“We’re finished”: Some small Kings County farmers fear state’s groundwater law being used against them

March 13, 2024
Lisa McEwen, SJV Water
by Lisa McEwen, SJV Water
A well on land owned by the J.G. Boswell Farming Company in the Tulare Lake subbasin gushes groundwater into a standpipe in this 2021 photo. Lois Henry / SJV Water
Lisa McEwen, SJV Water
Lisa McEwen, SJV Water

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Last-ditch revisions being considered for the groundwater plan covering Kings County are not only “too little, too late” to avoid state intervention, according to one observer, they could be a death knell for smaller farmers.

“We’re finished,” small farmer Doug Freitas said, of how the proposed revisions would affect his farm. 

The heart of Freitas’ fear involves how pumping from the various aquifers beneath Kings County, designated as the Tulare Lake subbasin, may be divvied up.

Groundwater agencies in the Tulare Lake subbasin, which covers Kings County.

In an effort to address state Water Resources Control Board concerns about potential damage to domestic wells, Tulare Lake water managers are considering restricting annual pumping amounts from the most shallow aquifer, dubbed the A-zone, to just a half acre foot, per acre. The A-zone aquifer is about 100 feet below ground level.

These changes to Tulare Lake’s groundwater plan are coming at nearly the last minute as water managers scramble to get revisions in to the Water Board by April 1 to be considered at the subbasin’s April 16 hearing on whether it should be put into probation – which would mean the state would set pumping limits.

Water Board staff has already issued a report recommending the Tulare Lake subbasin be put on probation.

“That’s why we’re there”

Freitas understands the stakes but said a half an acre foot per acre would not be enough to sustain his farm.

“My main water source is the A-zone and I don’t want to see that go away,” he said. “When my dad bought the land, he was tickled with the high water table, and that’s why we’re there.”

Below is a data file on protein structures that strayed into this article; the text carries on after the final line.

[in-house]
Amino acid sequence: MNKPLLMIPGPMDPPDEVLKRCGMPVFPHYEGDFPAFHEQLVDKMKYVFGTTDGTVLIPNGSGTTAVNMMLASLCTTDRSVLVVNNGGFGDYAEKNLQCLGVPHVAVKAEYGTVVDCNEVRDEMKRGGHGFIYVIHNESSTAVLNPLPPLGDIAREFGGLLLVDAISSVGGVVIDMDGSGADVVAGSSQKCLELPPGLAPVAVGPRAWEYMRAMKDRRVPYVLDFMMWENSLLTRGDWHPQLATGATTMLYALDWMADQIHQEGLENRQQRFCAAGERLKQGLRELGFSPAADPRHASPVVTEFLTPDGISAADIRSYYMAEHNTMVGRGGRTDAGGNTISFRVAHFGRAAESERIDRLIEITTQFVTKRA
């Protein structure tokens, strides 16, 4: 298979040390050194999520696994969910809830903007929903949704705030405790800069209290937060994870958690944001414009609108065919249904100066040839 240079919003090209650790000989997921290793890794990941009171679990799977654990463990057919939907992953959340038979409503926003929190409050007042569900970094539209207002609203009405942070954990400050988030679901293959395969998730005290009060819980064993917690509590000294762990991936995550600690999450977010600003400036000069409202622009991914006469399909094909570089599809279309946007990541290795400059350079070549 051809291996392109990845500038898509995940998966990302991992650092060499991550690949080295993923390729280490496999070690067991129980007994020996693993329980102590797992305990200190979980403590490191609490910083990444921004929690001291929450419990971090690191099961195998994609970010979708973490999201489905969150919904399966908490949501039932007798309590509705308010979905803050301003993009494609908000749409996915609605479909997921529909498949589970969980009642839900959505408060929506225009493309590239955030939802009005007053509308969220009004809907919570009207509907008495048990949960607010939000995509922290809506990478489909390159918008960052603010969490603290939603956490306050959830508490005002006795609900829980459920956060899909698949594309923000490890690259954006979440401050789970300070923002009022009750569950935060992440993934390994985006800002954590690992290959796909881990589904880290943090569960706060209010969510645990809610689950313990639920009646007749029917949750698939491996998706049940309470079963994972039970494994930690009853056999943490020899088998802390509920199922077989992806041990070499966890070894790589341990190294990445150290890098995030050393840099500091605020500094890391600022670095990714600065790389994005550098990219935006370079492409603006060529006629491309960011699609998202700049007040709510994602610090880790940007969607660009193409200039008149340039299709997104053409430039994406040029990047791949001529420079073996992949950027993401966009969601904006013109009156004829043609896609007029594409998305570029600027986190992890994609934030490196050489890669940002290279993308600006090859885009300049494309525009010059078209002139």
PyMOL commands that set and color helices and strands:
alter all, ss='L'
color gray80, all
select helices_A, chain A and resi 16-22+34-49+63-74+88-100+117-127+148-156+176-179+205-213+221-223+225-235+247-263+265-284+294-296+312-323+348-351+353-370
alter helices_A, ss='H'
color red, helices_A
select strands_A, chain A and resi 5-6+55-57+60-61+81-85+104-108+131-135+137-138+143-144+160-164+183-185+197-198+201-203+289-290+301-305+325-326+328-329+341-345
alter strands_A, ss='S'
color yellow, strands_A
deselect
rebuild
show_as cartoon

He rallied fellow farmers and well drillers to argue against the proposed A-zone restrictions at a Feb. 29 meeting of the South Fork Kings Groundwater Sustainability Agency (GSA). 

South Fork Kings is one of five GSAs that cover the Tulare Lake subbasin. If enacted, the proposed restrictions would be applied throughout the subbasin.

Wes Harmon, a well driller with Big River Drilling, said that few domestic wells rely on A-zone water as it’s too contaminated. And because it’s above an impermeable layer of Corcoran clay, A-zone water can build up, killing off trees and vines as it swamps their root zones.

“I have customers along the (Kings) river who pump A water just to keep their trees dry once the river starts running,” Harmon said at the Feb. 29 meeting.

Disgusted and discouraged

Meanwhile, Freitas said, the proposed groundwater plan revisions would unfairly give farmers with wells in the deeper B-zone aquifer an annual allotment of two acre feet per acre. And wells in the super deep C-zone aquifer would be allotted three acre feet per acre per year. 

Excessive pumping from the C-zone aquifer, which sits below a thick layer of Corcoran clay more than 700 feet below the surface, is considered the main culprit behind the region’s extensive subsidence, according to a draft report by state Water Resources Control Board staff. 

Those deeper wells are also much more expensive to drill and are typically owned by larger farmers and corporate-owned farms, Freitas said. 

“I’m disgusted and discouraged,” Freitas said after the Feb. 29 meeting. “It’s easy to police the little guys, but who’s watching the big ones?” 

Dennis Mills, General Manager of Mid-Kings River GSA, acknowledged Freitas’ concerns.

“This kind of change is very hard, and the speed at which we are having to move leads to people feeling suspicious about whether the restrictions are fair,” he wrote in an email. “It seems like the larger farmers have been a little more engaged and understood this was coming.”

No escape

Kings County Farm Bureau Executive Director Dusty Ference said the gravity of the Sustainable Groundwater Management Act has been difficult to convey to growers. Even though it was passed 10 years ago, a lot of the “action” was behind the scenes as groundwater agencies were formed, policies discussed, technical information gathered.

“It was a lot of hurry up and wait,” he said. Because of that a lot of farmers weren’t as engaged as they should have been. “It’s been wildly frustrating.”

On that, Freitas agreed, wishing he’d been able to devote far more time to this process.

Whether the proposed aquifer zone pumping limitations, or SGMA in general, will hurt small farmers more than larger ones, Ference wasn’t sure.

“I mean, nobody is going to escape hard times with this one.”

Lisa McEwen, SJV Water

SJV Water is an independent, nonprofit news site dedicated to covering water in the San Joaquin Valley. Get inside access to SJV Water by becoming a member.


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